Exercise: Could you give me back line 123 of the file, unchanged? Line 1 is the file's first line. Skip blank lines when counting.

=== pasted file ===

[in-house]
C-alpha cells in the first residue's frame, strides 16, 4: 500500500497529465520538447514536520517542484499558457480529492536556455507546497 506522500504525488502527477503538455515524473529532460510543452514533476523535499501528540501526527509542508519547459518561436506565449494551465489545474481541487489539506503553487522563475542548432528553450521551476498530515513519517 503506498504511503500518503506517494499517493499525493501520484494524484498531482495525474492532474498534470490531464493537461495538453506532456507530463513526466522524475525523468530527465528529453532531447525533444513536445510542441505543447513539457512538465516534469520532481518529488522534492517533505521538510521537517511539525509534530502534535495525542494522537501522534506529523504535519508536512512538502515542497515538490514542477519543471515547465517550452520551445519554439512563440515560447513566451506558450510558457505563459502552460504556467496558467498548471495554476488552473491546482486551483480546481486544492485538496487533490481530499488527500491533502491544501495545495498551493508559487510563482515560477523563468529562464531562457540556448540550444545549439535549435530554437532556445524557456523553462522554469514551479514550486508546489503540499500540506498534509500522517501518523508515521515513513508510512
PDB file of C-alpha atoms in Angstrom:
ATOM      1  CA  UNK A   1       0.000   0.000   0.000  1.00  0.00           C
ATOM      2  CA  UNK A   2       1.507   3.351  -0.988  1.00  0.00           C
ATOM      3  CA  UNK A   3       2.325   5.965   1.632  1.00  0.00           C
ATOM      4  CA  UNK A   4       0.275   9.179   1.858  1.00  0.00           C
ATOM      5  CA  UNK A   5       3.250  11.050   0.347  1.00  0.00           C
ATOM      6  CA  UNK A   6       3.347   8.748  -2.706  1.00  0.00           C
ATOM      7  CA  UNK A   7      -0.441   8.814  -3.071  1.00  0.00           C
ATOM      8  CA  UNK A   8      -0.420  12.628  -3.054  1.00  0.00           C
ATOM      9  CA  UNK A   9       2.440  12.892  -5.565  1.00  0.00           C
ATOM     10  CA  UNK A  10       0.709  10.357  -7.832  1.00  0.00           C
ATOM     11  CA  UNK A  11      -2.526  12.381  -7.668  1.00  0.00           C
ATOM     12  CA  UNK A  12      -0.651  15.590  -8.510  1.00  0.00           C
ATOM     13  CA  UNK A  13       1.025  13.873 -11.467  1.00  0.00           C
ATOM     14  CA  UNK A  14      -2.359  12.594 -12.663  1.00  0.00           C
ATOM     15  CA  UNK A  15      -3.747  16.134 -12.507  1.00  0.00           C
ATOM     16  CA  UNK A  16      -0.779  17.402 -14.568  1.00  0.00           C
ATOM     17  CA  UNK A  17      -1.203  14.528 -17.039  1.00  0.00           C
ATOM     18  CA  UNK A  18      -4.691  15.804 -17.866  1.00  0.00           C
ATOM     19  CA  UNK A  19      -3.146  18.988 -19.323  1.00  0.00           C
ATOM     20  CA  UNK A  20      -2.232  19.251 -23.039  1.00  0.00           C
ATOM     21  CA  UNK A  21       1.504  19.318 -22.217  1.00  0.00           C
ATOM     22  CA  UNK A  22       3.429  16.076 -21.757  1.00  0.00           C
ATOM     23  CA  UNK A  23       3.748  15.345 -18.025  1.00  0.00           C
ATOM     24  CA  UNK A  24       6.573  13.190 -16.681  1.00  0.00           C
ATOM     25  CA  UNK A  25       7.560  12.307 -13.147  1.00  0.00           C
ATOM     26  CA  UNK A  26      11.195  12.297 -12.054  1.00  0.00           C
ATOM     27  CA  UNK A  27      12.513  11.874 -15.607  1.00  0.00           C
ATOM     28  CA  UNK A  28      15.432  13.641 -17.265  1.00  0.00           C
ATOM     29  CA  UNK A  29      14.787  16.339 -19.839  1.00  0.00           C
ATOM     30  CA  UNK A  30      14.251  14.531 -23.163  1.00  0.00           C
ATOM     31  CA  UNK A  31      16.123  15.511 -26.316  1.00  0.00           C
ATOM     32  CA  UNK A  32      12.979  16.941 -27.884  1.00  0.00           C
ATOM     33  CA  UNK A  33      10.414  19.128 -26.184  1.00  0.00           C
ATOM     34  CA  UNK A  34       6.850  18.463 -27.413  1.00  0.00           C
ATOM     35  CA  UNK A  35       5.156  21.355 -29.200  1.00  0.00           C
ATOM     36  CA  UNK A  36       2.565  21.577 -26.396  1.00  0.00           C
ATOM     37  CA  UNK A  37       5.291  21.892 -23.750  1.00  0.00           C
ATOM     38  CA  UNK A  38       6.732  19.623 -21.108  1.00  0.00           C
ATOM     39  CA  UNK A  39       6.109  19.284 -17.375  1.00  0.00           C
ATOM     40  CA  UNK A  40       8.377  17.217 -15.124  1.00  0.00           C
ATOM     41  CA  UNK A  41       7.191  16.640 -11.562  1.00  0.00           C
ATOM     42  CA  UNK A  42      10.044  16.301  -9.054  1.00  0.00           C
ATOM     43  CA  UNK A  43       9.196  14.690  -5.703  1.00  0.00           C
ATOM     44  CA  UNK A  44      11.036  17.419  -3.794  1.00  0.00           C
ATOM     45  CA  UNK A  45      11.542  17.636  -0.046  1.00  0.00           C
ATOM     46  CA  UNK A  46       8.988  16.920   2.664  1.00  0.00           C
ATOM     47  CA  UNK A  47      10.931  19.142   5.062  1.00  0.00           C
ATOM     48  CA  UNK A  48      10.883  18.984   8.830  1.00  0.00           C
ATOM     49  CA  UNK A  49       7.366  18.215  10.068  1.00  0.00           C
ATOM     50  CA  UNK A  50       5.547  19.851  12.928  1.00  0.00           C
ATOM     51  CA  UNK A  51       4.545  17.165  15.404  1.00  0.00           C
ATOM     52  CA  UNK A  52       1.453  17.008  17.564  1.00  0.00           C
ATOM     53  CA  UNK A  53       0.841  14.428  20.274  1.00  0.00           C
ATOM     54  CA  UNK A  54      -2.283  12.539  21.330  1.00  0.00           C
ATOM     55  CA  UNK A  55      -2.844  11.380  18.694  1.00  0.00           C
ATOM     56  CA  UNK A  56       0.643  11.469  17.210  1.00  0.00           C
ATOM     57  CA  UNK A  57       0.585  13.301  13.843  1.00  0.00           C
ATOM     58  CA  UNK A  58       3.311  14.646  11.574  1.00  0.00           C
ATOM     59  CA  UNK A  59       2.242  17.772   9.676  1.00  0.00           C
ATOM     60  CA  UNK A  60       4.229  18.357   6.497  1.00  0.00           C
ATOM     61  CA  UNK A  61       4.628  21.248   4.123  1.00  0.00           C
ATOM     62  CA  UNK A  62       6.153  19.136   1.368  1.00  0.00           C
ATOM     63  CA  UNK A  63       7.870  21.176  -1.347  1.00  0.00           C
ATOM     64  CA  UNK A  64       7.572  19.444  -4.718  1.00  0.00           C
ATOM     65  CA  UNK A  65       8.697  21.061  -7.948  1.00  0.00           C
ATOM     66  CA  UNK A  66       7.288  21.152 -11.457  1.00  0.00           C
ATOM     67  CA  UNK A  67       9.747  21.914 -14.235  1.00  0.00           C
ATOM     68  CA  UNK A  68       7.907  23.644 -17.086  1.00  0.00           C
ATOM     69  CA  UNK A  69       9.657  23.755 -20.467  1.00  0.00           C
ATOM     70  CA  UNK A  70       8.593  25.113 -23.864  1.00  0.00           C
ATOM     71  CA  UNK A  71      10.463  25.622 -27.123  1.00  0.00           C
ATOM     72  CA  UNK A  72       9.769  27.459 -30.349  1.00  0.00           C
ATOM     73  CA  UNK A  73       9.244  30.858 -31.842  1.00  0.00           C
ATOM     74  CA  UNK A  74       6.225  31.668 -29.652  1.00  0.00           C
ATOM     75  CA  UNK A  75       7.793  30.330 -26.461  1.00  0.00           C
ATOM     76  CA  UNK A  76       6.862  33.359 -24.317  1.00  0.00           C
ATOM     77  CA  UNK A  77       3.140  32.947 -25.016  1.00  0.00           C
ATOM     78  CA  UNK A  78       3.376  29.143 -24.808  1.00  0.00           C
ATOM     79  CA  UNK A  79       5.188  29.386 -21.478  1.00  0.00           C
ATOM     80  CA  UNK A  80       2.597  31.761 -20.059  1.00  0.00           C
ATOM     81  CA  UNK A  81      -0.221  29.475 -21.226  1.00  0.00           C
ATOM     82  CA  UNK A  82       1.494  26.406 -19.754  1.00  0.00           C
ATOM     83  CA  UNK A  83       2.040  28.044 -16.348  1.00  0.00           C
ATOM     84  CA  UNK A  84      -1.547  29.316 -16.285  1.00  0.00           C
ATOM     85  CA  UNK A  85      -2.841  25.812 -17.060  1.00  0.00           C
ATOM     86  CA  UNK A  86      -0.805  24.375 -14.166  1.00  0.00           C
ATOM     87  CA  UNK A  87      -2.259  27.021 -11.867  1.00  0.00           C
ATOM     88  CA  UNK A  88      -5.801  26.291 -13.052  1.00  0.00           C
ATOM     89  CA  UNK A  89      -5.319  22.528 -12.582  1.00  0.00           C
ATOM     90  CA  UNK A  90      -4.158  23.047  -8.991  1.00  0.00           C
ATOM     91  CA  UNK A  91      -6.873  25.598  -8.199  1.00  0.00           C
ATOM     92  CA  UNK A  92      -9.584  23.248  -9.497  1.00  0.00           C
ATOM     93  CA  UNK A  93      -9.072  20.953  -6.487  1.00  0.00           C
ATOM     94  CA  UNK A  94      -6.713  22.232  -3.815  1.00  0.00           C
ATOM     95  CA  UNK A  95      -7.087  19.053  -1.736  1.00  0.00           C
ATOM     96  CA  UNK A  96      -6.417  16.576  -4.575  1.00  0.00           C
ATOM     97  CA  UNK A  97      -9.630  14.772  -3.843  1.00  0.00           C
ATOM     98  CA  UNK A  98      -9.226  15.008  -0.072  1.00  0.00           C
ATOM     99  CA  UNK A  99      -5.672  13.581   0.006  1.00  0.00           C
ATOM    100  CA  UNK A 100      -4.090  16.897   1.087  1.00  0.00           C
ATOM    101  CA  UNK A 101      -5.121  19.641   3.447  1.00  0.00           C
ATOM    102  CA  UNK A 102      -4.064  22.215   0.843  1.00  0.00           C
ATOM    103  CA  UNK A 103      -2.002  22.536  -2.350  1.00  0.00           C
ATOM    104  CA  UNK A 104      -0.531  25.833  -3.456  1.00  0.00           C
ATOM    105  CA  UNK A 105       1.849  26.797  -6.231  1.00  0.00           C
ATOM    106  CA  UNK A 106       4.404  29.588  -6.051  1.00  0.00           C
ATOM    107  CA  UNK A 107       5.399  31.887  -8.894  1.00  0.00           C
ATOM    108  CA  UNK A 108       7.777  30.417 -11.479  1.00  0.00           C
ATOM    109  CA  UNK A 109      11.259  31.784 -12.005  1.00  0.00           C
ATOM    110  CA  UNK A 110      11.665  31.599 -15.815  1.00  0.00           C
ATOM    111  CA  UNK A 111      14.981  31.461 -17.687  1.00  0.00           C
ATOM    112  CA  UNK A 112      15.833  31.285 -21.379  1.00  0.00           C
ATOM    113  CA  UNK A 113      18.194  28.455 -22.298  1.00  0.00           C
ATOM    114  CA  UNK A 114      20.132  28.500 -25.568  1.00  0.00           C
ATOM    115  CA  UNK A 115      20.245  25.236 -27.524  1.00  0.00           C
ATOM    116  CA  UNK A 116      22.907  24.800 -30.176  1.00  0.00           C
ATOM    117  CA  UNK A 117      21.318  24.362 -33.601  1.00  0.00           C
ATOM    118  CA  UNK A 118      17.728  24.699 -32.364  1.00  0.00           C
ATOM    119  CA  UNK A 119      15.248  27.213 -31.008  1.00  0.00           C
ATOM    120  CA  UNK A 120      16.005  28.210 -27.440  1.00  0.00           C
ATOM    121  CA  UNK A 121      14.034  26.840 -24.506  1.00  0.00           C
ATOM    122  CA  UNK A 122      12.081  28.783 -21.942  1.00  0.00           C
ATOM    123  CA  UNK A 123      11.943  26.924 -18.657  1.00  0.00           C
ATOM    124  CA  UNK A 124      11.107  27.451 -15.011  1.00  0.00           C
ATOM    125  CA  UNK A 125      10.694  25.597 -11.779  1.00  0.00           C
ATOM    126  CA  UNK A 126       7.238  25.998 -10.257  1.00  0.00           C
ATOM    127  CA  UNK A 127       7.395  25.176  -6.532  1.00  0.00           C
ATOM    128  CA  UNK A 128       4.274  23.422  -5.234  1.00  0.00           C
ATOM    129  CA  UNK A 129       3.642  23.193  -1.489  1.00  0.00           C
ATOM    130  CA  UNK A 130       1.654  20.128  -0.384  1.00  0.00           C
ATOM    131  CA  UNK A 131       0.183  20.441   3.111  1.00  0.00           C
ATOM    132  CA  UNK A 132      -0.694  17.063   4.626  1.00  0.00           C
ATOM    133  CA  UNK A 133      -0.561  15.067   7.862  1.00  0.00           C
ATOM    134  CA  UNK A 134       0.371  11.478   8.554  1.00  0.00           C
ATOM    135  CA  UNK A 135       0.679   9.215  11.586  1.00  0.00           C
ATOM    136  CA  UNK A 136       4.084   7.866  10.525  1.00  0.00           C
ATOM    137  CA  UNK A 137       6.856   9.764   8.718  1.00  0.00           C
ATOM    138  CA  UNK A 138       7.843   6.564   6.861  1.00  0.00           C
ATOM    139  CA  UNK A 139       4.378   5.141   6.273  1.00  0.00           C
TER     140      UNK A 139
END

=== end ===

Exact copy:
ATOM    120  CA  UNK A 120      16.005  28.210 -27.440  1.00  0.00           C